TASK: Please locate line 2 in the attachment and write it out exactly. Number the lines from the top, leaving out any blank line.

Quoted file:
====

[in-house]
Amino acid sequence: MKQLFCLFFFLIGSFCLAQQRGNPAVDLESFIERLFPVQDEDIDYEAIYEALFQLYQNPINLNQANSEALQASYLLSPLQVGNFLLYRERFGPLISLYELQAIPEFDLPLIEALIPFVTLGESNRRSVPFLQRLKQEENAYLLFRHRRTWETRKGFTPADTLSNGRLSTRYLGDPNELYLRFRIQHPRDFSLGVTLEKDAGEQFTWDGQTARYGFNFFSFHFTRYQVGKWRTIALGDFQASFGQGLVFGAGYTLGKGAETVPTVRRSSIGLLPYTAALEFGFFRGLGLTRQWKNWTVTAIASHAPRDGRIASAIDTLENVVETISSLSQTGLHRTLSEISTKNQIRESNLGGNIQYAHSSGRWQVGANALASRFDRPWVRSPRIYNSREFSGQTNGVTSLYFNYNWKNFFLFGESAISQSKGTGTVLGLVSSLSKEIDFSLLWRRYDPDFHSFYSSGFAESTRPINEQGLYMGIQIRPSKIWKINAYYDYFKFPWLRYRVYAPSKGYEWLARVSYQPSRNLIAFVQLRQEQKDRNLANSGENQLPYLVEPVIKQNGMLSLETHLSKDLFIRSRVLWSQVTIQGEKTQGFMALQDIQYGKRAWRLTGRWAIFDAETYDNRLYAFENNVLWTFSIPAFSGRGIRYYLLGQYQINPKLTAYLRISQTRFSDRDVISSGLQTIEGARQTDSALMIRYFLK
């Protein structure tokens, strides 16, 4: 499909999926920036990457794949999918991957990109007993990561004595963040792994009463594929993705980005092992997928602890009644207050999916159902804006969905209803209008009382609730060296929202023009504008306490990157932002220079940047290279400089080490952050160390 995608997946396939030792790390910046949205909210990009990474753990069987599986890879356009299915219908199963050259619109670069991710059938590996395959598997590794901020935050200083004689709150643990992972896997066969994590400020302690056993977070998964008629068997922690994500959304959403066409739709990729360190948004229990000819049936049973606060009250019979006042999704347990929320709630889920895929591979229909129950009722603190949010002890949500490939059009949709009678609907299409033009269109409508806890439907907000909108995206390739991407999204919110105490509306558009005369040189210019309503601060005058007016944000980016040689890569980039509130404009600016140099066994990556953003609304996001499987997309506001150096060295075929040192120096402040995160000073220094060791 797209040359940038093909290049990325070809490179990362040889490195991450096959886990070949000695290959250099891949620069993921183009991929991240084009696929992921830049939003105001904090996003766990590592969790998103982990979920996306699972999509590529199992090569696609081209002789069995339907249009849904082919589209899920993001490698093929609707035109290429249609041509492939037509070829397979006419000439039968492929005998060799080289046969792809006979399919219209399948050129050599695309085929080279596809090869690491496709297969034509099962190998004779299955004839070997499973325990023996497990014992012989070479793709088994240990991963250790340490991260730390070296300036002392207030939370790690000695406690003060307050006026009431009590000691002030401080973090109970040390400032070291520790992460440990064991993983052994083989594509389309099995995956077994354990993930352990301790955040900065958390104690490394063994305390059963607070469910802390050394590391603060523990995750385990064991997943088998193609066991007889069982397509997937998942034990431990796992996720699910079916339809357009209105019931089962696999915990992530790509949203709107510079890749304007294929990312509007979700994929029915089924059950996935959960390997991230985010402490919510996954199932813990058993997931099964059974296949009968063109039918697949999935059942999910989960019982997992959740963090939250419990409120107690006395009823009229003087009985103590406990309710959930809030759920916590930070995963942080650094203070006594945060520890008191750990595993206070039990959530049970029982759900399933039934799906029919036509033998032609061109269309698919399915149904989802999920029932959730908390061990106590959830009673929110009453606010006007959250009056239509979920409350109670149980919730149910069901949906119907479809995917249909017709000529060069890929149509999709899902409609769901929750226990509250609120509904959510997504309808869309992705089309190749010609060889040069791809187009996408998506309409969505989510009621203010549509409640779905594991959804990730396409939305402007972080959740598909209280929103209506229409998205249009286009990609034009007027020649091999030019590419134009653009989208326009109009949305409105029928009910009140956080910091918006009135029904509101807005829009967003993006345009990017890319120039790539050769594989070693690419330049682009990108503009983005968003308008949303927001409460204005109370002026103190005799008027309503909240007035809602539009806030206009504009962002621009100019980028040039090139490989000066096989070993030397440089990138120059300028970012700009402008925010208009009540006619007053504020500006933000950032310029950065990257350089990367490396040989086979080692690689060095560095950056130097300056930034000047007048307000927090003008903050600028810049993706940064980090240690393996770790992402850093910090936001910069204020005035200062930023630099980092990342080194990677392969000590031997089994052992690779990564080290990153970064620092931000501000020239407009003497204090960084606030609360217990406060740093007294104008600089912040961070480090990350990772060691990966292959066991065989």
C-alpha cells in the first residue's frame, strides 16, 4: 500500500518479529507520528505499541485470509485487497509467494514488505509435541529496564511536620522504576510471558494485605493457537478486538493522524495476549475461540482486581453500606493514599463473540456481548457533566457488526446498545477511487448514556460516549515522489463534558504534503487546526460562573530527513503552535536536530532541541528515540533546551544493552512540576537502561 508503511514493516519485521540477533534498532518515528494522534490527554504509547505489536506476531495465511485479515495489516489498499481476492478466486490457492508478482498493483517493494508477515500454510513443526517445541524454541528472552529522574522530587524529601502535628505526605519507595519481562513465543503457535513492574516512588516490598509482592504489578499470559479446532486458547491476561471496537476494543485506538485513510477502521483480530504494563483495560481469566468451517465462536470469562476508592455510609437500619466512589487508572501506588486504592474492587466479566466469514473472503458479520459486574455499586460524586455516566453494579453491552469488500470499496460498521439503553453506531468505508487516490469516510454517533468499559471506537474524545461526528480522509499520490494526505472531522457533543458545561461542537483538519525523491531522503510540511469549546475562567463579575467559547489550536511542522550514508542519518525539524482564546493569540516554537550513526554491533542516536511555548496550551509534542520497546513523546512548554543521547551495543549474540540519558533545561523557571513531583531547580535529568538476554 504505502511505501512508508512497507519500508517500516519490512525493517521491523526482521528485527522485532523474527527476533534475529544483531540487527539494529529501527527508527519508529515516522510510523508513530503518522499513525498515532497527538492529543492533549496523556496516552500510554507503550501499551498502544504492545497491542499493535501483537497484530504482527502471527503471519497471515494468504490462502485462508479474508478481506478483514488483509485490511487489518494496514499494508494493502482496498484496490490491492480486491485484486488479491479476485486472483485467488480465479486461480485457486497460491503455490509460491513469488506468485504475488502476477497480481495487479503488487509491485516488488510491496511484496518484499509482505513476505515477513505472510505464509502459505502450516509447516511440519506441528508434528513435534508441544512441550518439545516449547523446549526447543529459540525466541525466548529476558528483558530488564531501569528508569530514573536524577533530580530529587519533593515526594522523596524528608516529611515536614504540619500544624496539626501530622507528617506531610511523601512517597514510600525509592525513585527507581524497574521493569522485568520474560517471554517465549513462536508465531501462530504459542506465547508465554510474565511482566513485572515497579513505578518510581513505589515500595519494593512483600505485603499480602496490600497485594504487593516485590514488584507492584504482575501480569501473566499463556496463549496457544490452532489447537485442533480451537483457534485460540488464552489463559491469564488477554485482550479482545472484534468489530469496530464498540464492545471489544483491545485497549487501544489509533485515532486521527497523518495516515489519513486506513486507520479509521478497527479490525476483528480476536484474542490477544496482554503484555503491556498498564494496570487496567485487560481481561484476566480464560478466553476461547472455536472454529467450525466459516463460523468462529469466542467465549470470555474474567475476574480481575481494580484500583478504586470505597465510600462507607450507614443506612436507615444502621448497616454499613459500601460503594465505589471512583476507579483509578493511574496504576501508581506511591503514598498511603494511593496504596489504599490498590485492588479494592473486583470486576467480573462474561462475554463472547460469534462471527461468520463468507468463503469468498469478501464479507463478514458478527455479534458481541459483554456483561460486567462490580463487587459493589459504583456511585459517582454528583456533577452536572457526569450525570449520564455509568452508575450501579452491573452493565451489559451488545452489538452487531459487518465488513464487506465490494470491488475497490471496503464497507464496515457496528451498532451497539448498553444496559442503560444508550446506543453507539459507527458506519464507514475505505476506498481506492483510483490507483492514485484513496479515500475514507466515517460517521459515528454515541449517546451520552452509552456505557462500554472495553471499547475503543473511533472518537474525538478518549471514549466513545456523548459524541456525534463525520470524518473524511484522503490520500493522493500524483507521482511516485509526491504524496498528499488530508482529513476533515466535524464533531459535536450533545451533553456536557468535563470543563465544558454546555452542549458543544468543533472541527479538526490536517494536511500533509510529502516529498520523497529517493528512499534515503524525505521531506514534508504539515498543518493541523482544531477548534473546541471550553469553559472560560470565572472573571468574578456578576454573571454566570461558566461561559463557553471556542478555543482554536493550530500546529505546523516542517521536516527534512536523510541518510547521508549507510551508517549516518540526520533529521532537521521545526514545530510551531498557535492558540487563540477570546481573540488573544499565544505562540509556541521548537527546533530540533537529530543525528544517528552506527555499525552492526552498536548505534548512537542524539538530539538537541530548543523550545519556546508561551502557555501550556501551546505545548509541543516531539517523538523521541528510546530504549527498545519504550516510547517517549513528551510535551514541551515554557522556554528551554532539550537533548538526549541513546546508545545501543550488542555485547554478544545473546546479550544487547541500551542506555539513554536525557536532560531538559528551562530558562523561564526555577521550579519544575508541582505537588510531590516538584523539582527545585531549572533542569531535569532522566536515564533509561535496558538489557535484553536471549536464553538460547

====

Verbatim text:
Amino acid sequence: MKQLFCLFFFLIGSFCLAQQRGNPAVDLESFIERLFPVQDEDIDYEAIYEALFQLYQNPINLNQANSEALQASYLLSPLQVGNFLLYRERFGPLISLYELQAIPEFDLPLIEALIPFVTLGESNRRSVPFLQRLKQEENAYLLFRHRRTWETRKGFTPADTLSNGRLSTRYLGDPNELYLRFRIQHPRDFSLGVTLEKDAGEQFTWDGQTARYGFNFFSFHFTRYQVGKWRTIALGDFQASFGQGLVFGAGYTLGKGAETVPTVRRSSIGLLPYTAALEFGFFRGLGLTRQWKNWTVTAIASHAPRDGRIASAIDTLENVVETISSLSQTGLHRTLSEISTKNQIRESNLGGNIQYAHSSGRWQVGANALASRFDRPWVRSPRIYNSREFSGQTNGVTSLYFNYNWKNFFLFGESAISQSKGTGTVLGLVSSLSKEIDFSLLWRRYDPDFHSFYSSGFAESTRPINEQGLYMGIQIRPSKIWKINAYYDYFKFPWLRYRVYAPSKGYEWLARVSYQPSRNLIAFVQLRQEQKDRNLANSGENQLPYLVEPVIKQNGMLSLETHLSKDLFIRSRVLWSQVTIQGEKTQGFMALQDIQYGKRAWRLTGRWAIFDAETYDNRLYAFENNVLWTFSIPAFSGRGIRYYLLGQYQINPKLTAYLRISQTRFSDRDVISSGLQTIEGARQTDSALMIRYFLK